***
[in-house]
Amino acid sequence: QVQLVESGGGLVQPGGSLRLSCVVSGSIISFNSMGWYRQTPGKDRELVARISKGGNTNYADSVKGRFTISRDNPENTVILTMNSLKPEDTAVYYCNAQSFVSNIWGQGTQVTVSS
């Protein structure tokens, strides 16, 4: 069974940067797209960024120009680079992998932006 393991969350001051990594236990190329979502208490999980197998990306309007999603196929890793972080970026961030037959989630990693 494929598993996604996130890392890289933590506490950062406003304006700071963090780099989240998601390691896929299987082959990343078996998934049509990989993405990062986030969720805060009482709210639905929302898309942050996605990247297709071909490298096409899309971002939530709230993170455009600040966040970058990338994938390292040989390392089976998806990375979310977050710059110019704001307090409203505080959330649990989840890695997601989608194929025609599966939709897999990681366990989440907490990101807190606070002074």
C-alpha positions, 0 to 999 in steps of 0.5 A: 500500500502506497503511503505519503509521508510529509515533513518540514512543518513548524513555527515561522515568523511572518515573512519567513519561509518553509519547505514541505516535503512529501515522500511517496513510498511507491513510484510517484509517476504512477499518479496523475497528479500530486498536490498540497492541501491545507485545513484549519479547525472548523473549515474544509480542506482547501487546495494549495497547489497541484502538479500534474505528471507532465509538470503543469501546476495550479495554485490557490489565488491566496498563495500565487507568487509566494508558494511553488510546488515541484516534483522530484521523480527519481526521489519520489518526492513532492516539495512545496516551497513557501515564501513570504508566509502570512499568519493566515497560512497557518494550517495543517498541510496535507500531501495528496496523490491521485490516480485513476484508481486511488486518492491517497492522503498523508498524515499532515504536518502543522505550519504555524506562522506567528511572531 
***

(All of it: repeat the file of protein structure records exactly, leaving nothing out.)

[in-house]
Amino acid sequence: QVQLVESGGGLVQPGGSLRLSCVVSGSIISFNSMGWYRQTPGKDRELVARISKGGNTNYADSVKGRFTISRDNPENTVILTMNSLKPEDTAVYYCNAQSFVSNIWGQGTQVTVSS
């Protein structure tokens, strides 16, 4: 069974940067797209960024120009680079992998932006 393991969350001051990594236990190329979502208490999980197998990306309007999603196929890793972080970026961030037959989630990693 494929598993996604996130890392890289933590506490950062406003304006700071963090780099989240998601390691896929299987082959990343078996998934049509990989993405990062986030969720805060009482709210639905929302898309942050996605990247297709071909490298096409899309971002939530709230993170455009600040966040970058990338994938390292040989390392089976998806990375979310977050710059110019704001307090409203505080959330649990989840890695997601989608194929025609599966939709897999990681366990989440907490990101807190606070002074």
C-alpha positions, 0 to 999 in steps of 0.5 A: 500500500502506497503511503505519503509521508510529509515533513518540514512543518513548524513555527515561522515568523511572518515573512519567513519561509518553509519547505514541505516535503512529501515522500511517496513510498511507491513510484510517484509517476504512477499518479496523475497528479500530486498536490498540497492541501491545507485545513484549519479547525472548523473549515474544509480542506482547501487546495494549495497547489497541484502538479500534474505528471507532465509538470503543469501546476495550479495554485490557490489565488491566496498563495500565487507568487509566494508558494511553488510546488515541484516534483522530484521523480527519481526521489519520489518526492513532492516539495512545496516551497513557501515564501513570504508566509502570512499568519493566515497560512497557518494550517495543517498541510496535507500531501495528496496523490491521485490516480485513476484508481486511488486518492491517497492522503498523508498524515499532515504536518502543522505550519504555524506562522506567528511572531 